Meet the Author

Murat Tasci |

Research Economist

Murat Tasci

Murat Tasci is a research economist in the Research Department of the Federal Reserve Bank of Cleveland. He is primarily interested in macroeconomics and labor economics. His current work focuses on business cycles and labor markets, labor market policies, and search frictions.

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Meet the Author

Beth Mowry |

Research Assistant

Beth Mowry

Beth Mowry was formerly a research assistant in the Research Department of the Federal Reserve Bank of Cleveland. Her work focuses on labor markets and business cycles.

04.06.09

Economic Trends

March Employment Situation

Murat Tasci and Beth Mowry

Payroll employment continued its sharp drop in March, declining by 663,000. Revisions left February’s losses unchanged at 651,000, but January’s losses increased to 741,000 (from 655,000 reported last month). Job losses were spread across all major industry groups, with the lone exception of healthcare. The unemployment rate continued to rise, increasing 0.4 percentage point to 8.5 percent, the highest rate since 1983.

Goods-producing industries shed 305,000 jobs in March, and service-providing industries lost 358,000. The losses were spread between construction (126,000) and manufacturing (161,000). These two sectors alone are responsible for half of all the 5.1 million jobs lost since the start of the recession in December 2007. Manufacturing owes three-quarters of its decline last month to durable goods.

Among service-providing industries, professional and business services sustained the heaviest losses (133,000), largely due to payroll declines in temporary help services (71,700). The trade, transportation, and utilities sector shed 112,000 jobs last month. Within this sector, the retail trade drop of 48,000 was due mostly to declines at building material and garden supply stores, electronics and appliance stores, and auto dealerships.

Motor vehicle and parts dealers continued to see high casualties (−16,000), as did truck transportation (−15,000). The financial activities sector lost 43,000 jobs last month, and leisure and hospitality lost 40,000. Education and health services stayed positive, but added just 8,000 jobs, compared to its average addition of about 40,000 each month over the past year. Healthcare carried all the gains within this sector, as education services actually experienced losses. Even though the federal government was still hiring in March, the government sector as a whole recorded 5,000 losses due to cuts at the state and local levels.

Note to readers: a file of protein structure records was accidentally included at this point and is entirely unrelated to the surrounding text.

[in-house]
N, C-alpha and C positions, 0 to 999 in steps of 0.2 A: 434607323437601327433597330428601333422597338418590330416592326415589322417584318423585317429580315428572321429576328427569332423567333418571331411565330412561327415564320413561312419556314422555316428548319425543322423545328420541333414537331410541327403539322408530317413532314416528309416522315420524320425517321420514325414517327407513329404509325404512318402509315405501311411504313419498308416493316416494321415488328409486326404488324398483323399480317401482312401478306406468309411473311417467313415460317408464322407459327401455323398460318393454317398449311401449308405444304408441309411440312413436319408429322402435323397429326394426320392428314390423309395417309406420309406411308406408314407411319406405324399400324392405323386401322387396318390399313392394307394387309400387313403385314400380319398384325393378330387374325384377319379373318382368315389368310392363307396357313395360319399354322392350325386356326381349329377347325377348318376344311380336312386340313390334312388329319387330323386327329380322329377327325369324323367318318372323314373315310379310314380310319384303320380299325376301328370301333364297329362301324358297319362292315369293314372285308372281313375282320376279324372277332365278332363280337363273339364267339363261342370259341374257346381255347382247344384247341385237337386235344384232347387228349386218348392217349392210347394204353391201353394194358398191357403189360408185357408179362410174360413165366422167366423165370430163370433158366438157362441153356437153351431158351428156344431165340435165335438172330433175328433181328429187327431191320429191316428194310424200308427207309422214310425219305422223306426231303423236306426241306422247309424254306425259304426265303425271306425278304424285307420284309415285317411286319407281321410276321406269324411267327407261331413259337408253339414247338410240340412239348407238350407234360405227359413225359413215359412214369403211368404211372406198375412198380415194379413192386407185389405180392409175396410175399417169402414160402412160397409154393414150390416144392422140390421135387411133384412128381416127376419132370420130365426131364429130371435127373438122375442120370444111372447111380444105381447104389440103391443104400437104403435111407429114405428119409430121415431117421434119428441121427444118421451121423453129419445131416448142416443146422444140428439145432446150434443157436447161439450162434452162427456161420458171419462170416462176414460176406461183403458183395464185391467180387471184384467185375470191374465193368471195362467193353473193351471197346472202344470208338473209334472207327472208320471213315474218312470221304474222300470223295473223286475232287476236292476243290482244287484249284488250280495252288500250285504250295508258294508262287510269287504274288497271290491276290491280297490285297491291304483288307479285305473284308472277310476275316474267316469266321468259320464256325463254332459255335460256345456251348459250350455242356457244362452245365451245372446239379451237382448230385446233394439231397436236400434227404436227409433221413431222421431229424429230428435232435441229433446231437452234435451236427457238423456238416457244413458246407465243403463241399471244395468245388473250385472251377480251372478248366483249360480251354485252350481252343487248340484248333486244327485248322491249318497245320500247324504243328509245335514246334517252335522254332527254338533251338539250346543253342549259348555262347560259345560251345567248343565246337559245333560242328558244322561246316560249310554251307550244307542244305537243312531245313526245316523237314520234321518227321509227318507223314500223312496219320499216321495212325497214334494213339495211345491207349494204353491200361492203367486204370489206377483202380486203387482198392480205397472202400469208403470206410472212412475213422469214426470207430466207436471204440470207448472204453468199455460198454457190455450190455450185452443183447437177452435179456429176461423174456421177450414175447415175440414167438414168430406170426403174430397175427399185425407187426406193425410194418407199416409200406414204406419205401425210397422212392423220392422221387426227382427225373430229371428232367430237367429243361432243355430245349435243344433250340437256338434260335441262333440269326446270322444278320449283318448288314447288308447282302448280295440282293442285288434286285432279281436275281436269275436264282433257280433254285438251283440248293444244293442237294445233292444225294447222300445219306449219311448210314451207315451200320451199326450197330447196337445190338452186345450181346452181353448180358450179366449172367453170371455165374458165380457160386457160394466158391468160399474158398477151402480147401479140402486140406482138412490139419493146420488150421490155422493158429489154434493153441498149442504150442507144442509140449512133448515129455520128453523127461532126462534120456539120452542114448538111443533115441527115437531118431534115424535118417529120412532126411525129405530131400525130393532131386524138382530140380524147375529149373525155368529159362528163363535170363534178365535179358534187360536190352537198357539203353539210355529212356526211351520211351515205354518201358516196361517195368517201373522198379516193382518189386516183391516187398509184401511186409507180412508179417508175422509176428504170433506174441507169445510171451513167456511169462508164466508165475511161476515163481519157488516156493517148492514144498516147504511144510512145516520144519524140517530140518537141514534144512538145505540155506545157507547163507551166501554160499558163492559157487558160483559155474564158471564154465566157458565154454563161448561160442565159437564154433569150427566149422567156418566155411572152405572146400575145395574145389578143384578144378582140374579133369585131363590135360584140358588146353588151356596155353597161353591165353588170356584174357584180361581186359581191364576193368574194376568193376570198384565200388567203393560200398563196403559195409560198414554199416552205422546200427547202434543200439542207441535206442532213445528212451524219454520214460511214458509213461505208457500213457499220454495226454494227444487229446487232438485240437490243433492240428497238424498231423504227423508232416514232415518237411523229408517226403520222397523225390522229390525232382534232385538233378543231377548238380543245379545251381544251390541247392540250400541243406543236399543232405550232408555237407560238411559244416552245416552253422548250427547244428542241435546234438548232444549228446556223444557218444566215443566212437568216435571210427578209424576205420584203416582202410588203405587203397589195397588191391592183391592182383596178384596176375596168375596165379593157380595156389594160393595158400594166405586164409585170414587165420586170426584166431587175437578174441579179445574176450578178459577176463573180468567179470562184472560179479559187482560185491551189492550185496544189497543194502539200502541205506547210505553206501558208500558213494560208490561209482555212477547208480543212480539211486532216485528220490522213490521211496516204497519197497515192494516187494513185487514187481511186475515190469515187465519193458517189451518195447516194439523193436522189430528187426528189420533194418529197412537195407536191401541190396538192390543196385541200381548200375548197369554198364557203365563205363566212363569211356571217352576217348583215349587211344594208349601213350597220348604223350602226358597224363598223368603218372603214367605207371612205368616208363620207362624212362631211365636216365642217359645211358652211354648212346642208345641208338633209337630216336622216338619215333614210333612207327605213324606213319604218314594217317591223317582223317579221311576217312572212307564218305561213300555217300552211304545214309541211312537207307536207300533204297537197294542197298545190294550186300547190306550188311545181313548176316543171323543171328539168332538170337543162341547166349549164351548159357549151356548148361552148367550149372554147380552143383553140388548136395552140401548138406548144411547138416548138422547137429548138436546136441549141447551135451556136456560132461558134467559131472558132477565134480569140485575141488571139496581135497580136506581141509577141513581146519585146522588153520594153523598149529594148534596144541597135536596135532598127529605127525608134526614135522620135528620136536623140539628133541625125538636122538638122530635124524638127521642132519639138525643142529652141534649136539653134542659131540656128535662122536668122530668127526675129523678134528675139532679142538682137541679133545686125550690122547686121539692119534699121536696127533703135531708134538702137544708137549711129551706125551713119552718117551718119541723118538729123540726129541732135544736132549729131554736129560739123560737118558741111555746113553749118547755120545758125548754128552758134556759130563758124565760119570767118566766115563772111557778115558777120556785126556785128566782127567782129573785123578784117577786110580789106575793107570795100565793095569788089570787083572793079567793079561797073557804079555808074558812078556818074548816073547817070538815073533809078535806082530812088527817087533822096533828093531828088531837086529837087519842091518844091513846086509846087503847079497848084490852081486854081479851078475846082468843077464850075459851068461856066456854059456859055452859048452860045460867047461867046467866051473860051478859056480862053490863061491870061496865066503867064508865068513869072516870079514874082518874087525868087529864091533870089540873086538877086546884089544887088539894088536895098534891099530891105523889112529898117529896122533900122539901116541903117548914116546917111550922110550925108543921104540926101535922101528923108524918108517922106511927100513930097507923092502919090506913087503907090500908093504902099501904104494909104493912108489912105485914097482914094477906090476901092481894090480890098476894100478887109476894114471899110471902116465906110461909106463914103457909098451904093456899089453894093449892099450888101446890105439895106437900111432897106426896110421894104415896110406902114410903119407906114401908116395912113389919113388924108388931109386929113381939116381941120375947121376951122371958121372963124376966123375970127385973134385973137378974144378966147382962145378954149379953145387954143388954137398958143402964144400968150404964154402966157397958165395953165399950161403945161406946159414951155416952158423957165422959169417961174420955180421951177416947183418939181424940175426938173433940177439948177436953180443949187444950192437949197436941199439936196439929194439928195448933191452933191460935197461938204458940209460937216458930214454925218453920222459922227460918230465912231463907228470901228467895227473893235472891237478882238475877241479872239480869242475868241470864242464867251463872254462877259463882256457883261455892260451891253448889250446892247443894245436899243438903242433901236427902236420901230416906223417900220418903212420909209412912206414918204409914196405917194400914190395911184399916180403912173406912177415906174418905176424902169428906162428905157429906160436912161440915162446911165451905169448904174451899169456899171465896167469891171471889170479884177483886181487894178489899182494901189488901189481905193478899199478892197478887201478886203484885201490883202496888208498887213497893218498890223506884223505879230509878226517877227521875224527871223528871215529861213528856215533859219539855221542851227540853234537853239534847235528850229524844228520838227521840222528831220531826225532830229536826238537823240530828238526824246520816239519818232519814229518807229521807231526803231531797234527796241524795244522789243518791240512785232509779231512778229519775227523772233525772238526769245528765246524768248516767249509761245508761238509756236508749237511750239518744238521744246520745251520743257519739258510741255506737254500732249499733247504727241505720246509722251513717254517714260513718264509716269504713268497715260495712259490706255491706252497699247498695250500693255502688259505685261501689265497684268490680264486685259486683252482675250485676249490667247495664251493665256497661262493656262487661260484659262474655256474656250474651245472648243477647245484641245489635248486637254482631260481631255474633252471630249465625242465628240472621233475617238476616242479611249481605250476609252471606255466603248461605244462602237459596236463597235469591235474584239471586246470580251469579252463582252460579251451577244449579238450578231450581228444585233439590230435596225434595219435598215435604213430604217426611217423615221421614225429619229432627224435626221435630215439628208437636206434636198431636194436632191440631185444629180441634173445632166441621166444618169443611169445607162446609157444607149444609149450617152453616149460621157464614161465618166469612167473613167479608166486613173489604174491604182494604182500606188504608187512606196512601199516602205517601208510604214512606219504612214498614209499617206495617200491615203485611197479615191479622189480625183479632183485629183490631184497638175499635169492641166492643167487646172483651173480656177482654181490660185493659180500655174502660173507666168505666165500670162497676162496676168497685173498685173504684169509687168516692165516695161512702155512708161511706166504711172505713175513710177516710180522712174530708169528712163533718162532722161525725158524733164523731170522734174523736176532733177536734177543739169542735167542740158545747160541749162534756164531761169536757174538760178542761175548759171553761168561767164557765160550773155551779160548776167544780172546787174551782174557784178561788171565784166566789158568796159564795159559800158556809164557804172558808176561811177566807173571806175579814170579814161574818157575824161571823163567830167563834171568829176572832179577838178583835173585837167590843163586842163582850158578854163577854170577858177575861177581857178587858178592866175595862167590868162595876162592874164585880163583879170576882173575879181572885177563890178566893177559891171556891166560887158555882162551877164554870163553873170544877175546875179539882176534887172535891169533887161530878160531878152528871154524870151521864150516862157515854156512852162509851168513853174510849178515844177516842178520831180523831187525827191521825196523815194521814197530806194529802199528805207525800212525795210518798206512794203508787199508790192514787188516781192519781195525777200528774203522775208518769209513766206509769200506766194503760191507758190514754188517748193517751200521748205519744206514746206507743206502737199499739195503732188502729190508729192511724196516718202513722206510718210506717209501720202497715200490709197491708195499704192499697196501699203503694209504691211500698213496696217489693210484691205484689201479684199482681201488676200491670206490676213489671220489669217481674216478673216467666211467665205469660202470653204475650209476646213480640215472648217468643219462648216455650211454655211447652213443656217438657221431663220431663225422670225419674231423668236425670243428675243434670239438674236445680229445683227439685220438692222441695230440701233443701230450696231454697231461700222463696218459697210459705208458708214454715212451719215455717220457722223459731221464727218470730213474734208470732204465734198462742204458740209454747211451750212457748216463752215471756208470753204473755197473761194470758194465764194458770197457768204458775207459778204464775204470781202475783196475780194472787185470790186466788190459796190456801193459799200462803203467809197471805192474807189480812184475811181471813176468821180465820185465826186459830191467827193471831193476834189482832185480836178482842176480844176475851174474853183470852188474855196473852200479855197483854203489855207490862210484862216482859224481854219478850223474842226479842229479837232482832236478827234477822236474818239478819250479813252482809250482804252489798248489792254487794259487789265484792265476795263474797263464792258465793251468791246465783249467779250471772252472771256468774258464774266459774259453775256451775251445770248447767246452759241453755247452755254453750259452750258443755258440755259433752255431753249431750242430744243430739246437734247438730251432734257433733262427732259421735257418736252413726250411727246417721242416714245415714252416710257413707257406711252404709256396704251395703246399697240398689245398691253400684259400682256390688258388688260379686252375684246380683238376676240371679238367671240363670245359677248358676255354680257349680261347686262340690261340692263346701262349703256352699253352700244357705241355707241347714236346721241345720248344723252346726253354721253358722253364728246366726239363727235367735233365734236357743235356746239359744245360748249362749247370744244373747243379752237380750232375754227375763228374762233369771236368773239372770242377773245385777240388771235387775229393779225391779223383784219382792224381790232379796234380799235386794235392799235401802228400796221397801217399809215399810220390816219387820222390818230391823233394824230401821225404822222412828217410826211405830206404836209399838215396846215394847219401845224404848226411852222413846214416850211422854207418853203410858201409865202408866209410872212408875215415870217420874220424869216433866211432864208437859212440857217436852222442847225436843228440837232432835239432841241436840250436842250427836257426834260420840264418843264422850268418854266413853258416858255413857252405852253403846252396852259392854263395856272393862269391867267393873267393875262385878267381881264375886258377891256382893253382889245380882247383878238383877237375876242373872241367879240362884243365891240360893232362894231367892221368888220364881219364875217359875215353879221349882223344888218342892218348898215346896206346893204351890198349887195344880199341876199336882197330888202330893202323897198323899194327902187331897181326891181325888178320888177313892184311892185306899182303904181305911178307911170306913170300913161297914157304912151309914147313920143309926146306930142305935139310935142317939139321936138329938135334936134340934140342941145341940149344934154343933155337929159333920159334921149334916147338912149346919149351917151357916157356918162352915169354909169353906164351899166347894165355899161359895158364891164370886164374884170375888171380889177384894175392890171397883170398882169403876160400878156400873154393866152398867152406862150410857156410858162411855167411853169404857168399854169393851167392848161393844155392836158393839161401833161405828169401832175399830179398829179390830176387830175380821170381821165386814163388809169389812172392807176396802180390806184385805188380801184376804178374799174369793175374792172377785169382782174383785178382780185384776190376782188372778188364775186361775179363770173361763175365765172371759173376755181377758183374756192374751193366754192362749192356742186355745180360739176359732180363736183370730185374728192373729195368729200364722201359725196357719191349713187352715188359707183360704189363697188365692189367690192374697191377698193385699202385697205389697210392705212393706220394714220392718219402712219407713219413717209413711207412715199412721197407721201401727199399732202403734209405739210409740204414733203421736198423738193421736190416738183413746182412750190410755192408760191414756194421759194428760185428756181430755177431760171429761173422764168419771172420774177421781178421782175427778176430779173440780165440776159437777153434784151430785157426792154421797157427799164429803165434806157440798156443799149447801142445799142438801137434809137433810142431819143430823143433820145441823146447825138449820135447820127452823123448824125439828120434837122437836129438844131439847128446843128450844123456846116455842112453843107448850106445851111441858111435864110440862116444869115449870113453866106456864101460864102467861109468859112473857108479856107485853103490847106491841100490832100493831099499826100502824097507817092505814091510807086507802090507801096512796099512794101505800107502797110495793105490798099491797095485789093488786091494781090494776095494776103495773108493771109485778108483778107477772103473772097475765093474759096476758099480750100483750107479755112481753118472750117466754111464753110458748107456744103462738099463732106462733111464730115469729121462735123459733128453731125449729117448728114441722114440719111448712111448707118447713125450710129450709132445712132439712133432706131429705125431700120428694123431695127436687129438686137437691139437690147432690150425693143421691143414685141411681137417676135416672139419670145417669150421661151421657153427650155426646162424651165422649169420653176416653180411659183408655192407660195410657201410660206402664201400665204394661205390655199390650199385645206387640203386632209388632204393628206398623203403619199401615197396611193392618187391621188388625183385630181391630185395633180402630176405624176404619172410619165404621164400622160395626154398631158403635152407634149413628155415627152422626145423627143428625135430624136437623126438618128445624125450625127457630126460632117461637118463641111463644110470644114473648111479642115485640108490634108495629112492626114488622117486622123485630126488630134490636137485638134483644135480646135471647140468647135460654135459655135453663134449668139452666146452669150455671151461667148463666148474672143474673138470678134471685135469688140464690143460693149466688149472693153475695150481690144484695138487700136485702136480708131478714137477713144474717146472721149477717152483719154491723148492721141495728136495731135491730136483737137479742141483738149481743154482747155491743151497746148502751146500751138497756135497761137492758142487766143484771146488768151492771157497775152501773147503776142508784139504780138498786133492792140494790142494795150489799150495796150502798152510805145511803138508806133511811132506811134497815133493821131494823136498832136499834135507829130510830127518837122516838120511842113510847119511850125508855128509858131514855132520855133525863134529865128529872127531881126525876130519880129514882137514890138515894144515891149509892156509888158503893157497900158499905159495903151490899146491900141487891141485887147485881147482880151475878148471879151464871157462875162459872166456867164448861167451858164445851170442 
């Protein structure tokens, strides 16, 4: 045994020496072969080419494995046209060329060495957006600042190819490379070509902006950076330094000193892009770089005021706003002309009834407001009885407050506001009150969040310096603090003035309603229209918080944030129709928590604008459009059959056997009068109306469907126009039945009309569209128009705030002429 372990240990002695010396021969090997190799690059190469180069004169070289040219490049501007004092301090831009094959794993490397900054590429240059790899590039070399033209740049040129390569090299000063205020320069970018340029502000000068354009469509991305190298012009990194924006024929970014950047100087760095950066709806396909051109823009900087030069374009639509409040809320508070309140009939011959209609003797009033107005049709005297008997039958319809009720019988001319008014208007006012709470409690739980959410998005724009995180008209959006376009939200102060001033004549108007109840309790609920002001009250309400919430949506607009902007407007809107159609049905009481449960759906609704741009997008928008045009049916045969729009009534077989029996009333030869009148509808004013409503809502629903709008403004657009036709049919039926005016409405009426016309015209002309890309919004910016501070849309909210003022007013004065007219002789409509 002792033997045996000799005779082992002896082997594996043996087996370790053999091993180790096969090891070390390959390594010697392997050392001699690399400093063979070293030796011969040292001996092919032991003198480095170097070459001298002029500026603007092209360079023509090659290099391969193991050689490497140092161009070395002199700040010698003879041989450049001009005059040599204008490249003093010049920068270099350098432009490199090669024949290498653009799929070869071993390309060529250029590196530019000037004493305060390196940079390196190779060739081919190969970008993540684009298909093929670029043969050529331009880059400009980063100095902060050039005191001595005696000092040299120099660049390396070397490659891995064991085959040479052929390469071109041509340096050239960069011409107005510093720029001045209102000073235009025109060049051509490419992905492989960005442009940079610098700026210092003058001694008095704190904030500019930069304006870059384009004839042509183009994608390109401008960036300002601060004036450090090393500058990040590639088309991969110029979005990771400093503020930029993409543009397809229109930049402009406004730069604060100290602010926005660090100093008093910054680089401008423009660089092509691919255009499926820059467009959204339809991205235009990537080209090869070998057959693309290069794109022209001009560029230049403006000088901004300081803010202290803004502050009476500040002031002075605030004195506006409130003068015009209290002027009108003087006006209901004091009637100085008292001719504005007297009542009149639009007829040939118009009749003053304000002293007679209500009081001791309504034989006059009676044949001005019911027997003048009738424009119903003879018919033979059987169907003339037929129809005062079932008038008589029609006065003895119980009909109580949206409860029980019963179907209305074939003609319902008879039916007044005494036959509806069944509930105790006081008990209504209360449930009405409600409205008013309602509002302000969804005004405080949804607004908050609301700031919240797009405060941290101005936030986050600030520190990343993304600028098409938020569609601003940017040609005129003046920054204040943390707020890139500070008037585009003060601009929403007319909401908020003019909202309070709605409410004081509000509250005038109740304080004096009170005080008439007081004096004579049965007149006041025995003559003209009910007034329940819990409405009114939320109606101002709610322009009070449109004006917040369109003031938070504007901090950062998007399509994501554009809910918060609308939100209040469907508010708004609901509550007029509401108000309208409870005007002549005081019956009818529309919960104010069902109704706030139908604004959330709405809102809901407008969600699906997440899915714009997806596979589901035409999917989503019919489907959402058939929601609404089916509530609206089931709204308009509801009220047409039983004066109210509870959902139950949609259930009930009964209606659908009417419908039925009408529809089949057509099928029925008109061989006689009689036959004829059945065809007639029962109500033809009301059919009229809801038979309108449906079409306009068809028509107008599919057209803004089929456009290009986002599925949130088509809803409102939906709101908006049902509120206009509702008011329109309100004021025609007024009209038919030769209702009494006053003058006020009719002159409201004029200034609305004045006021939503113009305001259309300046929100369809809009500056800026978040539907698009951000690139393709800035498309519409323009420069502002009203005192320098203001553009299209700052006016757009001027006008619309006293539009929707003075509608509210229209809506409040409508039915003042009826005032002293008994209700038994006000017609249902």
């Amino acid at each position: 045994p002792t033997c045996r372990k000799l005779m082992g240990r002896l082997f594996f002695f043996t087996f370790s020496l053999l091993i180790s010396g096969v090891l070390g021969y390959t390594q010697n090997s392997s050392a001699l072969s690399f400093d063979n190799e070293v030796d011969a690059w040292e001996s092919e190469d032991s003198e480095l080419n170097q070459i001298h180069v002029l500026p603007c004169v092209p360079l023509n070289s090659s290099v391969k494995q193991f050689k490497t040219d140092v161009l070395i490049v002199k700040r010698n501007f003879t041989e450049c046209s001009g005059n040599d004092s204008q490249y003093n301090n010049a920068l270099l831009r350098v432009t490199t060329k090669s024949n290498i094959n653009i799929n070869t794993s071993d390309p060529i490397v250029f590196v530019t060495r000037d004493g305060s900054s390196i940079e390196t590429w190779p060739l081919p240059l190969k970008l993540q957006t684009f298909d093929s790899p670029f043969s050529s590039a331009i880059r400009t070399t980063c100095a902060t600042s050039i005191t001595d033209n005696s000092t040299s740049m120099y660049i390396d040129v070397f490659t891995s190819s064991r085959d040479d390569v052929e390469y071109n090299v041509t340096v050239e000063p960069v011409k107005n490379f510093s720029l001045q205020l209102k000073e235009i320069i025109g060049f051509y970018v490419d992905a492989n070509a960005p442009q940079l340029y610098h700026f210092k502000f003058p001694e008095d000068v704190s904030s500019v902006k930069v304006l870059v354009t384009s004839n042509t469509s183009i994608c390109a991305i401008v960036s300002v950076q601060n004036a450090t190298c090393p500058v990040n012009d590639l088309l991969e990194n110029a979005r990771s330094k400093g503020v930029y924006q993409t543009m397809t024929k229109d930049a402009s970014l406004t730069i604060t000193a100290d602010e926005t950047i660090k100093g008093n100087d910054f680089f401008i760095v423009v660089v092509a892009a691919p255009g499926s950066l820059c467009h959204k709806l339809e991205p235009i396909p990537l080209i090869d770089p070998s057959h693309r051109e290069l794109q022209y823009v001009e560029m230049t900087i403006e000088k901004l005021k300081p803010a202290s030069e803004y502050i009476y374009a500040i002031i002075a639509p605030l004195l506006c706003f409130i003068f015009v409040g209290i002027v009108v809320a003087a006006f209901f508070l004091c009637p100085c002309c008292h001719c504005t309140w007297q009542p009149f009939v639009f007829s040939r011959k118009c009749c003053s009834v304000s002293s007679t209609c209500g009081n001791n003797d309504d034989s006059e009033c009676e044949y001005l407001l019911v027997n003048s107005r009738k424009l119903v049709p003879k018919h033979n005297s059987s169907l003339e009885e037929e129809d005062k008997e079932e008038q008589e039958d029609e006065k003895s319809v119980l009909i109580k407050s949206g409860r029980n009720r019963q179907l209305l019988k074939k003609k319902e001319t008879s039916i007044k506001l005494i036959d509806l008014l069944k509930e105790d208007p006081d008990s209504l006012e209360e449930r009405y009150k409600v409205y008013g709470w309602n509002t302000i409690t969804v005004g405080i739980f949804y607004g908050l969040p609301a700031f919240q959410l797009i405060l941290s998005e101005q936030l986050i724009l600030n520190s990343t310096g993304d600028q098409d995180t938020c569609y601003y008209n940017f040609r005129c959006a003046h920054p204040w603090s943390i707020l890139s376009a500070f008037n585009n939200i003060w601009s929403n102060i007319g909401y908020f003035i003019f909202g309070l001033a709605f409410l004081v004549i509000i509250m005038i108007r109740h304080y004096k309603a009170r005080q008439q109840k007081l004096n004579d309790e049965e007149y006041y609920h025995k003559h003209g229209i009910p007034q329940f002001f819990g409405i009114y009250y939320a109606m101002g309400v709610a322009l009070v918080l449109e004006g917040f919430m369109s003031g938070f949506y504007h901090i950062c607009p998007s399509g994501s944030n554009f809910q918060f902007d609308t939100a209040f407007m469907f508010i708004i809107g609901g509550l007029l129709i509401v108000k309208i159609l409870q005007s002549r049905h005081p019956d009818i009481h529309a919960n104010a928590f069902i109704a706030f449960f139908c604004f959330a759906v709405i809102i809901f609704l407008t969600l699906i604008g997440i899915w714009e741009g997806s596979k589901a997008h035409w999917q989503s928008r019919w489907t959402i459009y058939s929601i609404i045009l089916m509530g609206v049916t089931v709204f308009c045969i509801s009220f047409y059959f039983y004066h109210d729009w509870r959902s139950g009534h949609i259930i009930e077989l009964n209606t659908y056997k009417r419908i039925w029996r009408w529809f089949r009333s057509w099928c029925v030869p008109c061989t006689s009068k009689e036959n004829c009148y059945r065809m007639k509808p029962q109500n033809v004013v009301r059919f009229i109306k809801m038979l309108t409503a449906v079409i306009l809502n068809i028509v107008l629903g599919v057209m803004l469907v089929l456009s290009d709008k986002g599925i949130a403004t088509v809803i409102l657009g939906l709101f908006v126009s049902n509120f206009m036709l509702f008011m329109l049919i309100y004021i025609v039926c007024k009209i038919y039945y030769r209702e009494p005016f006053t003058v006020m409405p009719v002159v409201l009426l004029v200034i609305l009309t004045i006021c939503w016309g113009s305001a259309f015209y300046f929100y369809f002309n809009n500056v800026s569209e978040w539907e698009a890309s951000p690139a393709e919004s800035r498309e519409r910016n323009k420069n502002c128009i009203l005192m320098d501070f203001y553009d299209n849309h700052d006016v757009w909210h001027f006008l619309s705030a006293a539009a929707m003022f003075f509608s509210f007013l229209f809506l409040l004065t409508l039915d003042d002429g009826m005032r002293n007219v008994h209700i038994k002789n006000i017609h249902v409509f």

Labor Market Conditions

  Average monthly change (Thousands of employees, NAICS)
2006 2007 2008 March 2009
Payroll Employment
178
96
−257
−663
Goods-producing
5
−34
−126
−305
Construction
15
−16
−57
−126
Heavy and civil engineering
3
0
−6
−10.4
Residentiala
−5
−23
−35
−58.7
Nonresidentialb
16
6
−16
−57.3
Manufacturing
−14
−22
−73
−161
Durable goods
−4
−16
−54
−125
Nondurable goods
−10
−5
−19
−36
Service-providing
173
130
−131
−358
Retail trade
3
14
−44
−47.8
Financial activitiesc
9
−10
−19
−43
PBSd
45
25
−63
−133
Temporary help services
2
−7
−44
−71.7
Education and health services
39
43
43
8
Leisure and hospitality
33
21
−21
−40
Government
17
24
14
−5
Local educational services
6
8
1
−0.8
  Average for period (percent)
Civilian unemployment rate
4.6
4.6
5.8
8.1
  1. Includes construction of residential buildings and residential specialty trade contractors.
  2. Includes construction of nonresidential buildings and nonresidential specialty trade contractors.
  3. Financial activities include the finance, insurance, and real estate sector and the rental and leasing sector.
  4. PBS is professional business services (professional, scientific, and technical services, management of companies and enterprises, administrative and support, and waste management and remediation services.
  5. Source: Bureau of Labor Statistics.

Private-sector employment dropped by another 658,000 in March, making it the fifth straight month in which the monthly decline exceeded 600,000. Since November 2008, the private sector has lost more than 3 million jobs. Finding larger declines in private employment would require looking all the way back to the late 1940s and mid-1950s.

The Bureau of Labor Statistics' diffusion index of employment change also crept slightly higher in March, inching from a reading of 21.4 to 22.0, meaning only 22 percent of all industries are increasing employment while the rest are making cuts. The index began back in 1991, and since then, only December 2008 and February 2009 have had worse readings.